Friday, February 6, 2015

Personalized Education, GT Programs, ADHD Meds, Picky Eaters, More

PERSONALIZED EDUCATION is the topic of an article in the Deseret News. Woven into the story are Bennington College, parental sacrifice, and a bright young man with dyslexia whose education helped him discover what career path would probably be best for him. Interestingly, the young man is now a programmer and "data visualizer." This is a great article about what education could be and should be for twice-exceptional kids, and for all kids. Find the article.

"GIFTED AND TALENTED PROGRAMS Dumb Down Our Students" is the title of a piece at Time.com. It starts off, "Intelligence should be seen as the end goal, not the starting point." Coming from a Dweckian point of view, the writer decries our belief in fixed intelligence because it can lead to the conclusion that "needing to work hard is a sign of low intelligence." There's some food for thought in this article, especially if you haven't read about the research of Carol Dweck. Find the article.

THE ADHD MED DECISION. A parenting columnist in The Washington Post tells the story of her family's decision to medicate for their son's ADHD. She says the decision wasn't easy, and advises, "Do your own research, explore all the options, and be open-minded." For the family, the results were profoundly positive. After a few weeks of meds, the child confided, “Mom, I used to be really stupid but now I am a genius." Read more. (By the way, this article has the rather ugly title "Why I Decided to Drug My Child.")

CREATIVITY AND RISK-TAKING may be characteristics of those with ADHD. The discipline of engineering does not traditionally value those characteristics, according to an article at a University of Connecticut blog, but research at that institution has the goal of finding a better way to teach engineering to those with ADHD and hopefully tap those traits. Find out more, and thanks to Tammie for pointing us to this.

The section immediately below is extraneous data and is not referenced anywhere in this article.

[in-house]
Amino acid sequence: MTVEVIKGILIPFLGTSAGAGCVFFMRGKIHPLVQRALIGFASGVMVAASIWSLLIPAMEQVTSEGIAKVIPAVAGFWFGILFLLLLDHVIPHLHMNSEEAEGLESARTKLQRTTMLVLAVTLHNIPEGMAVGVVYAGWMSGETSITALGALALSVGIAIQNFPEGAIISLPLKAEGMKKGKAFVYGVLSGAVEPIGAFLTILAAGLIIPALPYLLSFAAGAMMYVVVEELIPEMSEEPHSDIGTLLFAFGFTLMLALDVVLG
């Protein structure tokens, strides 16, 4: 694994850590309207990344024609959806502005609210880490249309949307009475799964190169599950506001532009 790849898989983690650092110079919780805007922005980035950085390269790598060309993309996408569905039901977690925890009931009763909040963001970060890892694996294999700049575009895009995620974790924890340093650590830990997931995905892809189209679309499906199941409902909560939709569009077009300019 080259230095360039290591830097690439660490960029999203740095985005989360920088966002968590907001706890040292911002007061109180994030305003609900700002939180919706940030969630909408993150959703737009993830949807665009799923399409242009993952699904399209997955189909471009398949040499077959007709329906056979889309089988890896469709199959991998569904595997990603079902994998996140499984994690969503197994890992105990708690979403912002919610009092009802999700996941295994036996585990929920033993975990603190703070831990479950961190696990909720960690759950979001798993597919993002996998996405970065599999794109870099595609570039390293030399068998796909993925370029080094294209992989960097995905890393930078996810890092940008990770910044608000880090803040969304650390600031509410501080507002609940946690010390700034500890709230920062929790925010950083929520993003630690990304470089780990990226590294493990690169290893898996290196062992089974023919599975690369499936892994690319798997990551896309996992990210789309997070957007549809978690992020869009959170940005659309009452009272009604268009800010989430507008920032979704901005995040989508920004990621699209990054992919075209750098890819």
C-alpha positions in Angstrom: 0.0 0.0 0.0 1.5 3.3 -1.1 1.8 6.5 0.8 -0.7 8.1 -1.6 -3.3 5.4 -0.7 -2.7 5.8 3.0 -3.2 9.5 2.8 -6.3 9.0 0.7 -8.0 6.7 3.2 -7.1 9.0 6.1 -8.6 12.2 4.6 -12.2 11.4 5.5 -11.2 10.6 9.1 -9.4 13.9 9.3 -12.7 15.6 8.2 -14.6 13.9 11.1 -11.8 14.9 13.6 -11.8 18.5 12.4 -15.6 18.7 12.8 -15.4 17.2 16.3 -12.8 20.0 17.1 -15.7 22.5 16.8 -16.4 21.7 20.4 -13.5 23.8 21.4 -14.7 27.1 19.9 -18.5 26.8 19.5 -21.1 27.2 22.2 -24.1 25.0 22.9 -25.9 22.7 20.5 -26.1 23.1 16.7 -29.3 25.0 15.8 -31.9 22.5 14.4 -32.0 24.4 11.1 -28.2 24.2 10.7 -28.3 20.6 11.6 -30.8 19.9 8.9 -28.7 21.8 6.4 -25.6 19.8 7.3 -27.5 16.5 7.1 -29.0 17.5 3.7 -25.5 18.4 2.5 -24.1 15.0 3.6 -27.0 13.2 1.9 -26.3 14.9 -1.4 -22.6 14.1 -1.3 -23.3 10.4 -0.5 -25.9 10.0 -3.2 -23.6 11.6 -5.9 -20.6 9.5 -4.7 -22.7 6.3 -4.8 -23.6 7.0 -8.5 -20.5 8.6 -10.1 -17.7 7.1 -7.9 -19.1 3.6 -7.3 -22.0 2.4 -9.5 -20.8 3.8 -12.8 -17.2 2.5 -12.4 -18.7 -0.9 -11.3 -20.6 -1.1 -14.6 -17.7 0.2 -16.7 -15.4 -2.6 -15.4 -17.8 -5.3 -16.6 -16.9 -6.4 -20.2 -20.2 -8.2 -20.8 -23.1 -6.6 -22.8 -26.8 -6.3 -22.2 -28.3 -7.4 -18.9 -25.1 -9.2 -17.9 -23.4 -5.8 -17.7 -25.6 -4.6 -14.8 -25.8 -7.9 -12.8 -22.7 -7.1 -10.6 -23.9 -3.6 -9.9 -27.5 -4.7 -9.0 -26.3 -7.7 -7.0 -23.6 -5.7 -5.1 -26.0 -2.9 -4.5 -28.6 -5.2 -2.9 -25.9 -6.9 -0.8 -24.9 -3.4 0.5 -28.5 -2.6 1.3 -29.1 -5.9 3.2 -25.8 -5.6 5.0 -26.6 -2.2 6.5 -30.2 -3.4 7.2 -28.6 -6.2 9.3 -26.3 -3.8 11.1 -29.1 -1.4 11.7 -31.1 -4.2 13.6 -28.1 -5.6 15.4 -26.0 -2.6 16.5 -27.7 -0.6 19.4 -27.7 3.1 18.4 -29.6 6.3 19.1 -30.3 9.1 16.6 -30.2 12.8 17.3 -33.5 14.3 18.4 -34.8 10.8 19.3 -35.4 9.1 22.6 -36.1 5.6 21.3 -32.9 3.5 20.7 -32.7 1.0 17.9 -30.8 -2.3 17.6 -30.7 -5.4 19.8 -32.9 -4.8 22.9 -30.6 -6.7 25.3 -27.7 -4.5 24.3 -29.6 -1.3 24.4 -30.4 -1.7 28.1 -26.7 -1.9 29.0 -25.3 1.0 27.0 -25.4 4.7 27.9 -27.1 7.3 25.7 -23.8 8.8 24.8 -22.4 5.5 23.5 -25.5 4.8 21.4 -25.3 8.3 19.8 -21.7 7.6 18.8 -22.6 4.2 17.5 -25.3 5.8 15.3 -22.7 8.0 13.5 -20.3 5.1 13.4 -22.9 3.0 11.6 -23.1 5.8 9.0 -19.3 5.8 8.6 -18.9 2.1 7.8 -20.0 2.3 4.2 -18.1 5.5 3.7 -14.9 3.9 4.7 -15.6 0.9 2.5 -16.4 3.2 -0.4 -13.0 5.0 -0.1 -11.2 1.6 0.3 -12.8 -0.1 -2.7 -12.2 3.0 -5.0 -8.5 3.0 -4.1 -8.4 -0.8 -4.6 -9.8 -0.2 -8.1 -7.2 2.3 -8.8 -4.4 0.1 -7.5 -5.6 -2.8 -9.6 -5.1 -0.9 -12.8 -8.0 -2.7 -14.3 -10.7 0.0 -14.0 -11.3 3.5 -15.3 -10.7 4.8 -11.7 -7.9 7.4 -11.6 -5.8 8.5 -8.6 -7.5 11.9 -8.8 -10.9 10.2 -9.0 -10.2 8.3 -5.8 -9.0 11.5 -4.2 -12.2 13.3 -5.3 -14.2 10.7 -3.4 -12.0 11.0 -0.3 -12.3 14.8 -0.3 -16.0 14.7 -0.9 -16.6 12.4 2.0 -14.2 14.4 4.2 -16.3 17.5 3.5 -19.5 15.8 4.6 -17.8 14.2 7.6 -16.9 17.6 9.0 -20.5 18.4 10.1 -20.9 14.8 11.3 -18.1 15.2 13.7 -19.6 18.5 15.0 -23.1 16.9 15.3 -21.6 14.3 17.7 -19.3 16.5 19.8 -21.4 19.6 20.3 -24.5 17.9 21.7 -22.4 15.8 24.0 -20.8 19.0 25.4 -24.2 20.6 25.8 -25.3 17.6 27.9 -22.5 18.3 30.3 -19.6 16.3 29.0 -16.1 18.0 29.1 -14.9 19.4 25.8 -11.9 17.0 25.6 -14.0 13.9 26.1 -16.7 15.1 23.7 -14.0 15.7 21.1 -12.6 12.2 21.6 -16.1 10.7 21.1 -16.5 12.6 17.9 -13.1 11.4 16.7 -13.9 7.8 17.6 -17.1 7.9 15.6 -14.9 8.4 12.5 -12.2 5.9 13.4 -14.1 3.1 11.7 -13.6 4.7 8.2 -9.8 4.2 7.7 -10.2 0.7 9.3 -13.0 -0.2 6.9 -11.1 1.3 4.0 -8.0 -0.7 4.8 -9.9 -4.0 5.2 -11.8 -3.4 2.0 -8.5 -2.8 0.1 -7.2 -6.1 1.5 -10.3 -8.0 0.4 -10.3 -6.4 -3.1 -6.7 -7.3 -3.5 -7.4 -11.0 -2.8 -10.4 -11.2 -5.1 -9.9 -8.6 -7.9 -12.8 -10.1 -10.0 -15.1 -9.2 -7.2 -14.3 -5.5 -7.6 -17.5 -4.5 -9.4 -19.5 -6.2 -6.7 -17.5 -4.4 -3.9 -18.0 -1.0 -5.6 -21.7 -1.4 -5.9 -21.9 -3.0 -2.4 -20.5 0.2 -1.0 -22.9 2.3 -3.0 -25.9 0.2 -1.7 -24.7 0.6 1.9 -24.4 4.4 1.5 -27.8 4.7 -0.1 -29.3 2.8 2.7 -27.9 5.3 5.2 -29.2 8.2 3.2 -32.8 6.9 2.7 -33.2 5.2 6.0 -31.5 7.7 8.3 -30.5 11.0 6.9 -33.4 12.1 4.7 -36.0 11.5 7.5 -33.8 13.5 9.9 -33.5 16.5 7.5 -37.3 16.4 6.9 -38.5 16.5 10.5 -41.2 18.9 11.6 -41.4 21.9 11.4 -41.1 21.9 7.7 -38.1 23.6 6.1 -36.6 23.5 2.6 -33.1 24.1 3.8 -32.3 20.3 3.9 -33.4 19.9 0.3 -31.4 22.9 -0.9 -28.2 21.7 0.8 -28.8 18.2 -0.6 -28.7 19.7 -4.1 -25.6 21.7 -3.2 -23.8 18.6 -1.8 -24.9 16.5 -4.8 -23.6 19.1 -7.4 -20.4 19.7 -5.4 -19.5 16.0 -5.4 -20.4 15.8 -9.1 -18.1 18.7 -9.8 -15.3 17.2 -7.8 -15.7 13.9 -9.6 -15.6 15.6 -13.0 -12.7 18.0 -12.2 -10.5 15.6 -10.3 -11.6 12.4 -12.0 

OUR OLD FRIEND THE AMYGDALA is in the news, this time as a marker for potential depression or anxiety down the road. By measuring activity of this area, which is crucial for detecting and responding to danger, researchers say they can tell who will become depressed or anxious in response to stressful life events, as far as four years down the road. The discovery has implications both for predicting and treating anxiety and depression. Read more. Separately, if you're really into the science of the amygdala, check out a study at PLOS One titled "Preschool Anxiety Disorders Predict Different Patterns of Amygdala-Prefrontal Connectivity at School Age." Then tell us what it says.

SCREEN TIME is something mentioned often in this blog, partly because it seems to affect so many different aspects of a young person's life. A new article at the site of the Child Mind Institute offers guidelines for screen time for kids of all ages. Find the article.

QUAD PREP CONFERENCE. Speakers and schedule for the March 7th conference on 2e in New York City have been posted. The schedule includes two keynotes and three break-out sessions by a variety of presenters, some of whom are familiar to readers of 2e Newsletter and some who -- hopefully -- will be after we write up their sessions for the newsletter. Find out more.

2e LEARNERS BIBLIOGRAPHY. We've posted on our website, courtesy of the FPG Child Development Institute, an annotated bibliography of research and writings on the topic of twice-exceptional learners that includes resources from 2009 through 2013. We thank the Institute and Mary Ruth Coleman for making this resource available to 2e: Twice-Exceptional Newsletter. Find the bibliography.

AND FINALLY, THIS. Picky eaters. Got one? We'd bet the chances are good. A new study assures us that picky eaters really do exist -- "that picky eaters do exhibit definable preferences and mealtime behaviors." The study write-up actually lists four kinds of picky eaters -- sensory dependent, behavioral responders, preferential eaters, and general perfectionists. Find out more about which type your picky eater is and what you might be able to do about it.